Cybercrime has reached alarming proportions in Thailand


Thailand’s Central Bureau of Investigation warns of five types of fraudulent schemes and develops measures to combat cyber threats.

Thailand’s Central Bureau of Investigation is warning citizens about rapidly evolving cyber threats. The Bangkok Post reports that even one click on the wrong link can lead to fraudsters draining bank accounts.

Lieutenant General Jirabhop Bhuridej, commissioner of the Central Bureau of Investigation, said fraudsters use social media, online postings, and malicious apps to swindle money from people.

According to Jirabhop, there are five types of fraudulent schemes known:

The first type is used to siphon money out of the victim’s account through fake websites that mimic the official websites of government agencies. Victims are tricked into transferring money on the bogus site, for example, to pay utility bills or to install a financial transaction app.

The second type of fraud is tricking people into revealing personal details and financial information, including login accounts on websites and fake websites that look like the real thing.

The third type of fraud is investment schemes, where victims are tricked into participating in financial schemes that promise large profits within a short period. Scammers use the names of reputable companies and photos of famous people to increase the credibility of the fraudulent scheme.

The fourth type of fraud is the distribution of links that redirect people to natural and fake gambling sites. People who gamble on such sites will not only lose money but will also be accused of participating in illegal gambling activities,’ explains Lieutenant General Jirabhop.

Lastly, the fifth type of fraud is credit schemes, in which victims of fraud are forced to pay for loan applications that turn out to be fake.

Major General Chatpunthakarn Klaiklueng, commander of the 1st Cybercrime Investigation Division, said the number of online crimes in Thailand is almost the same as drug cases.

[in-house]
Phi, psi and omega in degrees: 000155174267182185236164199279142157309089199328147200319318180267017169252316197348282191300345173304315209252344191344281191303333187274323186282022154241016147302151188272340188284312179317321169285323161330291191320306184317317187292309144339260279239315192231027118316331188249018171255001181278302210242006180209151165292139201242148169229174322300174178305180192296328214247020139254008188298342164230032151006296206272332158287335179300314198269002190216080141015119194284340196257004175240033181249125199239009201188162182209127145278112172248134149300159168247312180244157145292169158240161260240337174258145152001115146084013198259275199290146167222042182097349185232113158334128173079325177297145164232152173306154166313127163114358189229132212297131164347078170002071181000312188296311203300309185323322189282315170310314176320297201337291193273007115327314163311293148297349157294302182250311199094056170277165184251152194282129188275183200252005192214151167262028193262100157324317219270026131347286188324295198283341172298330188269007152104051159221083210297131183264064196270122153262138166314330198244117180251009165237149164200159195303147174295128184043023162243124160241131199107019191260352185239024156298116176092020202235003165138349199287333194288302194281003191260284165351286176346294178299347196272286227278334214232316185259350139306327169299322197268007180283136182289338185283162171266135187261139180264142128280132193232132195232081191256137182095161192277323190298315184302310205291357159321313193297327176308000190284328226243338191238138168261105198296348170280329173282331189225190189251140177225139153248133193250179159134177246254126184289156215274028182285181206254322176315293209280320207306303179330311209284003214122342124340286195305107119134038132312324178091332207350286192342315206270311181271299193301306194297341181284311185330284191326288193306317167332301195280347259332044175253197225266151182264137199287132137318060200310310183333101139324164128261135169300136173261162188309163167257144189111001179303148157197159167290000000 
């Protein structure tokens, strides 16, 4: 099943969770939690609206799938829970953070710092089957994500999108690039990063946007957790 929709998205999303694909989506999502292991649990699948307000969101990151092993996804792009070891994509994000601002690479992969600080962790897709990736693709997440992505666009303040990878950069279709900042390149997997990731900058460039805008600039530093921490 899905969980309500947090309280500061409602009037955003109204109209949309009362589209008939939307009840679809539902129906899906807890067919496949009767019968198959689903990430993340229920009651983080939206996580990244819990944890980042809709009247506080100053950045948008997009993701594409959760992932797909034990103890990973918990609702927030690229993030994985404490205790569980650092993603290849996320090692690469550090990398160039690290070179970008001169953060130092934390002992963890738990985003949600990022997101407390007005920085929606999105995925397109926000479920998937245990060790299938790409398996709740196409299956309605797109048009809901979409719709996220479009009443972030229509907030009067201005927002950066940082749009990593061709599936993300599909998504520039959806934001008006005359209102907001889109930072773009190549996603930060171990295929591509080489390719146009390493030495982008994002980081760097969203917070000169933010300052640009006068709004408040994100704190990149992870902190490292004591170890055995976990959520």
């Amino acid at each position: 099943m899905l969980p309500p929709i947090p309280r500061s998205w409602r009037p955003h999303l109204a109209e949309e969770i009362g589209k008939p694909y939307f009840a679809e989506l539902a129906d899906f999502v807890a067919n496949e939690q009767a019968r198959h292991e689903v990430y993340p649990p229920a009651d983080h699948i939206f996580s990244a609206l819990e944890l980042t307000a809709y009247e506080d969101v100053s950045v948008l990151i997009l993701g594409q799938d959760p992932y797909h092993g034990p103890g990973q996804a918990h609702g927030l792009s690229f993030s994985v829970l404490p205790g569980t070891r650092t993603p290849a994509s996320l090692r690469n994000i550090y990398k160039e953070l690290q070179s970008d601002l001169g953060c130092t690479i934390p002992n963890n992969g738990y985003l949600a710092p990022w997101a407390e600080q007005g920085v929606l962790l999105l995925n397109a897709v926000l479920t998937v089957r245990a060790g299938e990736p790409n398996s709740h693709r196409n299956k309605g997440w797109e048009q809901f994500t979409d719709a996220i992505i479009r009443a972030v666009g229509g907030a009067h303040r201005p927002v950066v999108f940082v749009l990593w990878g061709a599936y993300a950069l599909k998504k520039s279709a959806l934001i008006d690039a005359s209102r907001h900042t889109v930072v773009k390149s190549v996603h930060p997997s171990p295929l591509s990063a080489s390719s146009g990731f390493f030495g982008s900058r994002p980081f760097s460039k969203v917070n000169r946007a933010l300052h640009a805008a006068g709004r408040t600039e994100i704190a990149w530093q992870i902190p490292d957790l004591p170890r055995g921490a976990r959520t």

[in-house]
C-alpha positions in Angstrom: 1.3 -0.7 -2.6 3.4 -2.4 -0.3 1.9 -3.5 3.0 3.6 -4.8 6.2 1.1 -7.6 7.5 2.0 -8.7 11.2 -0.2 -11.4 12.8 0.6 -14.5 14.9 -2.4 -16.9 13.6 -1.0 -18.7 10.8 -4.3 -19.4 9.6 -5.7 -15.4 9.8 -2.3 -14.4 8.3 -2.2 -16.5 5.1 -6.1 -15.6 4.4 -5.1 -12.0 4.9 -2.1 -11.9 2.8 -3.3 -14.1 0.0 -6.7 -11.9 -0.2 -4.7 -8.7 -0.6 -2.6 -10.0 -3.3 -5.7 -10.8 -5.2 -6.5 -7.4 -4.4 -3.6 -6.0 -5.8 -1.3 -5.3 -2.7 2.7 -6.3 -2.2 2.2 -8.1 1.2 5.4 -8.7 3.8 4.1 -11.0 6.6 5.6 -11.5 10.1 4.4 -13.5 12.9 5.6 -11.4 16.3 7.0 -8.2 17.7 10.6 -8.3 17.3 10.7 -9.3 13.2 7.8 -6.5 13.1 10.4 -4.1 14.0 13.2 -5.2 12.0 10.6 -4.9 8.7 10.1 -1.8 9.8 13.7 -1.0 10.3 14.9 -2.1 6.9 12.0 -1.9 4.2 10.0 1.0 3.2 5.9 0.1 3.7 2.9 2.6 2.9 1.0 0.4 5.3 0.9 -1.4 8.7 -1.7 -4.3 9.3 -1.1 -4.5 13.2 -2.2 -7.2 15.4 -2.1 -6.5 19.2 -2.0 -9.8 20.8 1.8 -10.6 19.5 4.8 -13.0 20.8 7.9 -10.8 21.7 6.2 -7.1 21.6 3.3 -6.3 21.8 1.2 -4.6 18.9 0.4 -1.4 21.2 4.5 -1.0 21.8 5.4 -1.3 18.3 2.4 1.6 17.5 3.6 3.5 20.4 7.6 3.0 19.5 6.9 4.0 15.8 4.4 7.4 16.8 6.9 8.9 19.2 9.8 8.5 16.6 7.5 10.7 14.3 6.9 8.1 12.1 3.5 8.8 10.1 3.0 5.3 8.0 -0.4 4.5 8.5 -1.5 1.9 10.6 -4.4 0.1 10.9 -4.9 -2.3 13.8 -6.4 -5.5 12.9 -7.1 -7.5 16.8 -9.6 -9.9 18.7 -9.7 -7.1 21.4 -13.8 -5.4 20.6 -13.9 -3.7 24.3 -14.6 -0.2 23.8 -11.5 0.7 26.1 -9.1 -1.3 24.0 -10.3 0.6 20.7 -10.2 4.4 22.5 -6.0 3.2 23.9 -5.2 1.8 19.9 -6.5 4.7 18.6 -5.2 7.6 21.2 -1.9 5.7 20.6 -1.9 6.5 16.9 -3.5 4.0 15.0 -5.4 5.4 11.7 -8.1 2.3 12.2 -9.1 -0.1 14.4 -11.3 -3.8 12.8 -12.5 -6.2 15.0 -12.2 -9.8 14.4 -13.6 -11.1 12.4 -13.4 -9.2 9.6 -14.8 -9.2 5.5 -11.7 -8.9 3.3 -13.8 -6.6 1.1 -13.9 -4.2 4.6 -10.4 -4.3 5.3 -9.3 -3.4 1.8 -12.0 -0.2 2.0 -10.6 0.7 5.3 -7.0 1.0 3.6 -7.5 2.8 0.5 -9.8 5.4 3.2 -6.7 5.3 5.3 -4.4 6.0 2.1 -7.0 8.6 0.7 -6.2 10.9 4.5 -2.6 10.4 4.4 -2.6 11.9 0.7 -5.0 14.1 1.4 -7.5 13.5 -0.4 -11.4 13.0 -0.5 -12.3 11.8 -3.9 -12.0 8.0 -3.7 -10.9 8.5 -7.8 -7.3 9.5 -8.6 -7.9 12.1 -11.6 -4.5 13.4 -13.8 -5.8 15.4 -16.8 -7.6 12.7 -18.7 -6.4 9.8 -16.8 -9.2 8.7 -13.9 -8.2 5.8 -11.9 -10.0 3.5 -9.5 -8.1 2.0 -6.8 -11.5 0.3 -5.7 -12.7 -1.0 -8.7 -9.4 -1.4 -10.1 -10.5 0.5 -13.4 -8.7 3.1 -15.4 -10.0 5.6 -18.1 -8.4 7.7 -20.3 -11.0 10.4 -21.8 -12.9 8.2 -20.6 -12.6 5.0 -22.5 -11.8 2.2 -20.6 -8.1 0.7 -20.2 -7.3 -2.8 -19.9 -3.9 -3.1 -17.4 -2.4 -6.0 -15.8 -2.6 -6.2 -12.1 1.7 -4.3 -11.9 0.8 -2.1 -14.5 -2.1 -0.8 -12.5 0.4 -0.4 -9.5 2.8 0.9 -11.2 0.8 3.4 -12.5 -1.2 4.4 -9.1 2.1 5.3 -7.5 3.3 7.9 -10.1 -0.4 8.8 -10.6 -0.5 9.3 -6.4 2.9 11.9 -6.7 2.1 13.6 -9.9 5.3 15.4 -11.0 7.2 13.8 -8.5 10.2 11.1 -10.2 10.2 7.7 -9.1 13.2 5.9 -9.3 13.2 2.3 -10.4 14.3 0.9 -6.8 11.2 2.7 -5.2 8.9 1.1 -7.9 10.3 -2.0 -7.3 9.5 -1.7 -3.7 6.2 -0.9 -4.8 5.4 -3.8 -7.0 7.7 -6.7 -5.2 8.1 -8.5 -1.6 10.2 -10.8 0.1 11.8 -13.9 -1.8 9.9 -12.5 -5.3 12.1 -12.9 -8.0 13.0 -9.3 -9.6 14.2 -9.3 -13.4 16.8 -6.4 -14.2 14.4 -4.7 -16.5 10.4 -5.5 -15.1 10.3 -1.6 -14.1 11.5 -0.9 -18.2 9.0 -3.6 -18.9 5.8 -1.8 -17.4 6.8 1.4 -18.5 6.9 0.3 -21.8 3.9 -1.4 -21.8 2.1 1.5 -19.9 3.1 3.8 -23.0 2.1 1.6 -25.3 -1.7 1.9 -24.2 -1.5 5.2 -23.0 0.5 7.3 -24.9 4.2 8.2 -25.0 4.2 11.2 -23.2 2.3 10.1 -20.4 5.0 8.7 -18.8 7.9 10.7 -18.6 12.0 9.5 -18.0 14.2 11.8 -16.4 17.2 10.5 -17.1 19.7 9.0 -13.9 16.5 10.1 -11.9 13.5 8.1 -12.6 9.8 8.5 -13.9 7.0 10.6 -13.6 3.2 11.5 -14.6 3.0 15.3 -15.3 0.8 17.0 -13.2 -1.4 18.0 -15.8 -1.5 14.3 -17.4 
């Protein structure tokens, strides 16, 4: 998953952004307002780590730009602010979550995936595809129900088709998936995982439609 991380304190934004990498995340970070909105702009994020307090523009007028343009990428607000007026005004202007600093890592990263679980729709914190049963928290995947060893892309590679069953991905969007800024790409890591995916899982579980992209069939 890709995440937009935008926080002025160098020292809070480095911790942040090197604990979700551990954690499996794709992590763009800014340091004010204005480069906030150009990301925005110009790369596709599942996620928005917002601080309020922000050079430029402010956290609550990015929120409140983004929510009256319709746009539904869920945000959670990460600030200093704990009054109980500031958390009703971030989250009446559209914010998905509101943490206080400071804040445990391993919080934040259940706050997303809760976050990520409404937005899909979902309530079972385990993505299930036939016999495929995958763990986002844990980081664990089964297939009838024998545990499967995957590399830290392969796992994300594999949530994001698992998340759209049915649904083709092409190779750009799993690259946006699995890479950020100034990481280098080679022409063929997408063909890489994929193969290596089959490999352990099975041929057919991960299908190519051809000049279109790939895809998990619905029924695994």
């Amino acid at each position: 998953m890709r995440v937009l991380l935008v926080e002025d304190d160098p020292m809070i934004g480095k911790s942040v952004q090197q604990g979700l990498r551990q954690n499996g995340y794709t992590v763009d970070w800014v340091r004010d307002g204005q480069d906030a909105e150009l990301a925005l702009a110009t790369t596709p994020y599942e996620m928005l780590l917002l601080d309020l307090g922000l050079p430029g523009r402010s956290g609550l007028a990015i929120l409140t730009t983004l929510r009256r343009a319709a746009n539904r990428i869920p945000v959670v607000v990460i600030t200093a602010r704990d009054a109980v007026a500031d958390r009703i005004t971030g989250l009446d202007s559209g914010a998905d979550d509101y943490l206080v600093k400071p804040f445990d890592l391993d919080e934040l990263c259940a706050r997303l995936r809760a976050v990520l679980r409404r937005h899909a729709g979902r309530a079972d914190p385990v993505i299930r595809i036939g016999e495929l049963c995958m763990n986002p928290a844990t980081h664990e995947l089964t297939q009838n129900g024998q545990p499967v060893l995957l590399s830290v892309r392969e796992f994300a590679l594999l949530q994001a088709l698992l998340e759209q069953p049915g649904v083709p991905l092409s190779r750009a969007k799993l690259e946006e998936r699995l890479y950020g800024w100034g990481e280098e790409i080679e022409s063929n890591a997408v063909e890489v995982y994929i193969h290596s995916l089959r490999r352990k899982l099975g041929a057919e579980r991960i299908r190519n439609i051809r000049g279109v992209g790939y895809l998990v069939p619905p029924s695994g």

From March 2022 to April this year, the country recorded 504616 cybercrime cases, causing a loss of 68 billion baht. Of the money stolen, only 5.9 billion baht has been recovered.

The commander of the First Cybercrime Investigation Unit said that in November last year, the government set up a unified service to block bank accounts and freeze financial transactions suspected of illegal schemes.

The major general added that pensioners and older adults are usually the victims of online fraudsters. Due to the scammers ‘ actions, some have reportedly lost a few million baht each and large sums of money – up to 100 million baht.

In this regard, Major General Chatpunthakarn said the public needs to be given a ‘cyber vaccine’, so the Cybercrime Investigation Division recently launched a campaign to inform people about the risks on the internet.

The campaign aims to recruit volunteers to help spread cyber security awareness and prevent people from falling victim to online fraudsters.

During the seven-month project, which ended in April, 30 university students with ‘cyber intelligence’ were selected as messengers spreading knowledge and ways to avoid cyber risks to others, starting with family and friends.

While authorities constantly promote the fight against online criminals through the media, society still needs to cooperate more.

‘The best way to prevent cyber crimes is to utilise young volunteers who are more exposed to information from the internet,’ said Major General Chatpunthakarn.

According to Chatpunthakarn, the cyber vaccination campaign has been reasonably successful and has shown that tackling cybercrime starts with raising awareness and understanding in communities or organisations.

‘We plan to take this campaign to other universities and reach out to all age groups,’ the major general added.

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